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How this Summer’s New Mortgage Rules Will Affect You

Three significant changes to the CMHC’s mortgage rules will affect qualifying interest rates, down payments and income verification. As seen in REW.ca

The mortgage industry has seen many changes on lending guidelines in the past five years that has made it tougher for prospective homebuyers to qualify. This summer, there are new mortgage rules heading our way.

The changes are intended to continue with the industry’s recent focus on risk management, as per the Office of the Superintendent of Financial Institutions (OSFI) B-21 guidelines. OSFI is an independent agency of the Government of Canada that has a mandate to contribute to the safety and soundness of the Canadian financial system. It is responsible for supervising and regulating federally registered banks, insurers, trusts and mortgage companies, in addition to private pension plans subject to federal oversight.

Now the CMHC (Canadian Mortgage and Housing Corporation) is implementing three policy changes in accordance to OSFI’s B-21 guidelines. These changes will make it harder to get low-ratio insured variable-rate mortgages, mortgages for the self-employed and 100 per cent financing.

The changes are as follows:

  • Qualifying interest rate: The qualifying intcubeerest rate for all mortgages with variable and fixed terms of less than five years will increase from June 30. It will then be either the five-year Benchmark Qualifying Rate from the Bank of Canada (currently at 4.64 per cent) or the contractual mortgage interest rate, whichever is the greater. For fixed-rate mortgages, where the term is five years or more, the qualifying interest rate is the contract interest rate.

CMHC is allowing some flexibility to implement this change, which is to be implemented as early as possible after June 30 and no later than December 31, 2015.

What does this mean for you? Even if you are getting a lower interest rate on a term less than five years, in order to get approved for that rate you still have to qualify at the Benchmark Qualifying Rate (that is, you would be able pay the mortgage if it was at the qualifying rate). Previously, conventional mortgages could qualify at the lender discounted rate.

  • photo_incentives_190Cash back for down payments:  In order to encourage borrowers to save for homeownership, lenders’ cash back programs (where the lender will give the borrower up to 5 per cent of the value of the property in cash after the mortgage has been funded) will no longer be considered an eligible source of down payment unless borrowers can come up with a 5 per cent down payment on their own. This change will become into effect on June 30.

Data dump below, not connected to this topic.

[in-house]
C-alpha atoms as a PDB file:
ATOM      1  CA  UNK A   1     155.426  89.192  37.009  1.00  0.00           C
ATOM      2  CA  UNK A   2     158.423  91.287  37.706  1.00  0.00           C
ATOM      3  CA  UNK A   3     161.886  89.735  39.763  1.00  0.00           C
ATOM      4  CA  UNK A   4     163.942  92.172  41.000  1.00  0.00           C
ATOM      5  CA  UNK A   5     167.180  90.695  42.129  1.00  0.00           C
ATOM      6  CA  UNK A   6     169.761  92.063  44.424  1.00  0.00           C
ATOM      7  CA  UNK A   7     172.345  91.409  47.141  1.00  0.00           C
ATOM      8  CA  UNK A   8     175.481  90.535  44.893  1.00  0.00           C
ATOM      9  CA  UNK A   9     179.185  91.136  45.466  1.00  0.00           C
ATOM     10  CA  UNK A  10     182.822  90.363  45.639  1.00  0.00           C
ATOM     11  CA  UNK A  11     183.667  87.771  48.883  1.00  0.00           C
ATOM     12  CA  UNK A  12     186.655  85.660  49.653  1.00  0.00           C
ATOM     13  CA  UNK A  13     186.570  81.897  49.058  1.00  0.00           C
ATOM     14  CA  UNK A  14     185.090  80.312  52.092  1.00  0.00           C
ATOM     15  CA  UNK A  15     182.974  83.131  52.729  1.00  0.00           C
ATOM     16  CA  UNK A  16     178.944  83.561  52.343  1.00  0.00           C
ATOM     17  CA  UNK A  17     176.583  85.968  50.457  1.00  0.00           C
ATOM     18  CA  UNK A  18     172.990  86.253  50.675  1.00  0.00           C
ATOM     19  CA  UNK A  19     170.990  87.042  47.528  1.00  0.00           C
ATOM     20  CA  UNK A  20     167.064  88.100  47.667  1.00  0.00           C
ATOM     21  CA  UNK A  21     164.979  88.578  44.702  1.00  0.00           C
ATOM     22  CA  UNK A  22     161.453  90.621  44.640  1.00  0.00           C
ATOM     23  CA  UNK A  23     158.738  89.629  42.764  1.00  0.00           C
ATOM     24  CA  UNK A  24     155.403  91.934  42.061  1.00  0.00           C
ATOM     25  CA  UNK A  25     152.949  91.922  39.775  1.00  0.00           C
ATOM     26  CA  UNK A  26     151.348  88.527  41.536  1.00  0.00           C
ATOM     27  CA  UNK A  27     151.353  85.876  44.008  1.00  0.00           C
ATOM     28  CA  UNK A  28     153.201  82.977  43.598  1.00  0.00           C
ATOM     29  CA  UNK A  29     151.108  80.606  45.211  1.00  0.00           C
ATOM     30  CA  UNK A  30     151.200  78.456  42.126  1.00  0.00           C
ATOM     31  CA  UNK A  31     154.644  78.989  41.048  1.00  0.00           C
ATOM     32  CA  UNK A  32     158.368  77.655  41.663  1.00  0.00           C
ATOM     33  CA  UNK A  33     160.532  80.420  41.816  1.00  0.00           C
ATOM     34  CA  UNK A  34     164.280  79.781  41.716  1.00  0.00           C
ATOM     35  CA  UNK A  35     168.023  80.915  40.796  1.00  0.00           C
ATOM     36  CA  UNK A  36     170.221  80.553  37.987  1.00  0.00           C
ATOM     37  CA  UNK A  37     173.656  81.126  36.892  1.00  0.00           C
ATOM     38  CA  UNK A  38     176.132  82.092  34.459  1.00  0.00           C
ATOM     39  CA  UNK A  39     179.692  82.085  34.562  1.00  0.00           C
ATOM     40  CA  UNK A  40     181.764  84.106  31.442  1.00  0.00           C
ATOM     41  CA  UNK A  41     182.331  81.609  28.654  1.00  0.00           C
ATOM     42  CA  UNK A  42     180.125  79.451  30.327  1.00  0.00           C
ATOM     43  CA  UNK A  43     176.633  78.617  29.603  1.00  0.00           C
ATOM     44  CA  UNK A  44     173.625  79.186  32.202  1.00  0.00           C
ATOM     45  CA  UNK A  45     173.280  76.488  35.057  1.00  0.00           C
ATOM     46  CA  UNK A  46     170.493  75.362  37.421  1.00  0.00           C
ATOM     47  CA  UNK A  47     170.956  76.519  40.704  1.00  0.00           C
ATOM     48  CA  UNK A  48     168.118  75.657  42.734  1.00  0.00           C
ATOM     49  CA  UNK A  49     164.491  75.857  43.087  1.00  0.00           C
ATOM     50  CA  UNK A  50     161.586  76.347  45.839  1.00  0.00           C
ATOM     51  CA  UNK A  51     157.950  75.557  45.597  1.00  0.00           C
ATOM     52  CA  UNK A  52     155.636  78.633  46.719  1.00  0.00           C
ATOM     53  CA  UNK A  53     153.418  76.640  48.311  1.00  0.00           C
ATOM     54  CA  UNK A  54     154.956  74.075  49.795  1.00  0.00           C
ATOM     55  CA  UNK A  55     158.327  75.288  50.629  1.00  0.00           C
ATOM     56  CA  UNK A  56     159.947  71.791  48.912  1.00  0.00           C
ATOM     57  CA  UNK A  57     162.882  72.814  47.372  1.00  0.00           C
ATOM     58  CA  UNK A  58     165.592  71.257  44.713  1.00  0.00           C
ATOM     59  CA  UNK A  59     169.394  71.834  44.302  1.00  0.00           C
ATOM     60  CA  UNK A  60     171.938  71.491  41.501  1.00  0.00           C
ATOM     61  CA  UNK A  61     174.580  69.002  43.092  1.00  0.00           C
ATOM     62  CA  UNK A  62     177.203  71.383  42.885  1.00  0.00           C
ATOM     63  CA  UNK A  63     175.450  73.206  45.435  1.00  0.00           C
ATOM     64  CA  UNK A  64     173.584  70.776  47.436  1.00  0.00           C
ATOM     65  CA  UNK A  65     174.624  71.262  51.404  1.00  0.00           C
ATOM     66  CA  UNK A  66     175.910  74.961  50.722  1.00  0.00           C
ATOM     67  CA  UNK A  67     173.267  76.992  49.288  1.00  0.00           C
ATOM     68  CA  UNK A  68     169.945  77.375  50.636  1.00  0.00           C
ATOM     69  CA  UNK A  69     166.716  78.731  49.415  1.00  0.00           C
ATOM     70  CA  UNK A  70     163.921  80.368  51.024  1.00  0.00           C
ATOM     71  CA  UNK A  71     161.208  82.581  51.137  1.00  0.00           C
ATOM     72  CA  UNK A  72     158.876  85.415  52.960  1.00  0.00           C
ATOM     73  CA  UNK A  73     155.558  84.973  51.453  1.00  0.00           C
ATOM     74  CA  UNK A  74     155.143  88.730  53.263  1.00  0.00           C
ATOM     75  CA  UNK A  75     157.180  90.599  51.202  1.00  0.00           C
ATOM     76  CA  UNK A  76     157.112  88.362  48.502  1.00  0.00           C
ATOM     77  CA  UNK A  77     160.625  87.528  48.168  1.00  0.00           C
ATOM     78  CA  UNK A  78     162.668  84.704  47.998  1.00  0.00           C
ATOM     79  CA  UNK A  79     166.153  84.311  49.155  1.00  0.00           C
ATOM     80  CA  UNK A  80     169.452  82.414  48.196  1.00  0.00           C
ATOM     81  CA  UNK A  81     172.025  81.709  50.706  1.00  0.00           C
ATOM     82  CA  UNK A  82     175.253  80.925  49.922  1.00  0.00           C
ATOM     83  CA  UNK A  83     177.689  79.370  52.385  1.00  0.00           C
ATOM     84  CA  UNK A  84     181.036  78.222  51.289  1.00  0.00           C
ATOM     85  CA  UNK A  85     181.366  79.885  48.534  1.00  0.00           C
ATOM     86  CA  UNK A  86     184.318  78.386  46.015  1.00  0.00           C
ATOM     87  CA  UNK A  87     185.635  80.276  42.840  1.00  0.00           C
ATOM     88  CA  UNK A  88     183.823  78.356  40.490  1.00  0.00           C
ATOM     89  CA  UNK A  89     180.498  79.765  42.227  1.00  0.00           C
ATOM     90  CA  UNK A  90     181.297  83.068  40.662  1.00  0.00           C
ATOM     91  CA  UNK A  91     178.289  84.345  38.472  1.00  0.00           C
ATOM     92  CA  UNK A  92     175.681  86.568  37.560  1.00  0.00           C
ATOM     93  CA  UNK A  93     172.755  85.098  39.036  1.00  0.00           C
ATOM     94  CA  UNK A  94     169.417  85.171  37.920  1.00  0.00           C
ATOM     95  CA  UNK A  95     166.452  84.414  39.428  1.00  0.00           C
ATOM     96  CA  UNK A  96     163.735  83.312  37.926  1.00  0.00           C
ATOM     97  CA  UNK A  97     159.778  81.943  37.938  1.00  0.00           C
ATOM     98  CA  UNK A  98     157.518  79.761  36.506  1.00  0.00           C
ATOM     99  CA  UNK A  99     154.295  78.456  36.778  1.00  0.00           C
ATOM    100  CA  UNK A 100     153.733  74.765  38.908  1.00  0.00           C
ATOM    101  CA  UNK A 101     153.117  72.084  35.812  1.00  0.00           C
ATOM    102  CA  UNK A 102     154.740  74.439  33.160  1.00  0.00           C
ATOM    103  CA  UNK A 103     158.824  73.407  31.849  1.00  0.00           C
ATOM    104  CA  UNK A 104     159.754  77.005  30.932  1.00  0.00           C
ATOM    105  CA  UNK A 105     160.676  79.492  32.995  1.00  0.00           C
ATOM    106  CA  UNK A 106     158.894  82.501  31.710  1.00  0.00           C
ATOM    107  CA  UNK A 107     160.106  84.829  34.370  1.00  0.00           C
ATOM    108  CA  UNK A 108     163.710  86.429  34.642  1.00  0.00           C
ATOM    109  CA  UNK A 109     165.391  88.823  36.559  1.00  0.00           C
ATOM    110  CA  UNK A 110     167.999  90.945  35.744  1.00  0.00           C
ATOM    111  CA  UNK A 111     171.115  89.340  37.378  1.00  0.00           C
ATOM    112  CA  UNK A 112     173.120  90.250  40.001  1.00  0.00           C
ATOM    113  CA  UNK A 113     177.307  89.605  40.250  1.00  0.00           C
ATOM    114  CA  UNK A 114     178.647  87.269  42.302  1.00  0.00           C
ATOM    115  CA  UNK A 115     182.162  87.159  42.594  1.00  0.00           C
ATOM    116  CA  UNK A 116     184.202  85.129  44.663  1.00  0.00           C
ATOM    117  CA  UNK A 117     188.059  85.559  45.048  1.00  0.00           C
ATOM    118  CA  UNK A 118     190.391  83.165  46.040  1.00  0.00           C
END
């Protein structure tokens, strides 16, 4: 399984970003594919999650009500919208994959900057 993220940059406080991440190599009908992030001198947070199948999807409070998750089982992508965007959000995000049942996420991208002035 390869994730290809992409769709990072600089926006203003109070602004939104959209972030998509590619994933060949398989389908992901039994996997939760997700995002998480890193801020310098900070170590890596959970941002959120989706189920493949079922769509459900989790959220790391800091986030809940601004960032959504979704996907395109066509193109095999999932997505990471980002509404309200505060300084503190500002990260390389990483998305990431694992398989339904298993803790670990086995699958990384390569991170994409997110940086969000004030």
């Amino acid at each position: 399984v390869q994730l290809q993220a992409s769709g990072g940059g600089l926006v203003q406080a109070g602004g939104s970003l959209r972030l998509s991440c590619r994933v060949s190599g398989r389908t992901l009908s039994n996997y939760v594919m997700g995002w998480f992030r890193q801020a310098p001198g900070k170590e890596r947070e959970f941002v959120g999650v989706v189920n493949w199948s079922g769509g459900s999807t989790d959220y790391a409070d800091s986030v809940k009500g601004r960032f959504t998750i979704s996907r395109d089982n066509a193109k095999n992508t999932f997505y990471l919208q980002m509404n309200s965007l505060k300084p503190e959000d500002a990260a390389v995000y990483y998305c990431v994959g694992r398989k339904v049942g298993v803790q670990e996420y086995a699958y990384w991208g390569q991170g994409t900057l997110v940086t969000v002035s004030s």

This means that borrowers will need to get their down payment from traditional sources, such as savings, RRSPs (tax-exempt for first-time home buyers), gifts from immediate family, proceeds from the sale of another property, and so on.
  • Verification of income: Lenders will now be required to obtain “thiincomerd party verification” of income from all borrowers. This means lenders will be more stringent on income and employment verification. All lenders will have to call the employer for verification of tenure, position and income. Many lenders have already started asking for this information for quite some time. Some lenders are asking for bank statements for the past three months showing the deposit of your pay cheque into your bank account if the payroll is not prepared and paid by a third-party company such as ADP or Ceridian. This change will be effective on June 30.

CMHC stopped insuring “stated income” financing for self-employed individuals. Genworth and Canada Guaranty are still offering this program. At this point, we don’t know if there will be any changes.

This means that borrowers are going to have to provide quite a bit more documentation in order to verify income.

Why are All These Changes Happening?

The reason why there hchange-on-the-horizonave been so many mortgage rule changes, and more are on the way, is to ensure that all lenders follow policy and guidelines to include income verification and ratio qualification set up by OSFI. Previously, some lenders have been issuing mortgages without properly obtaining the proof of income. Insurers will be required to do their own due diligence and not only rely on what the lenders are telling them.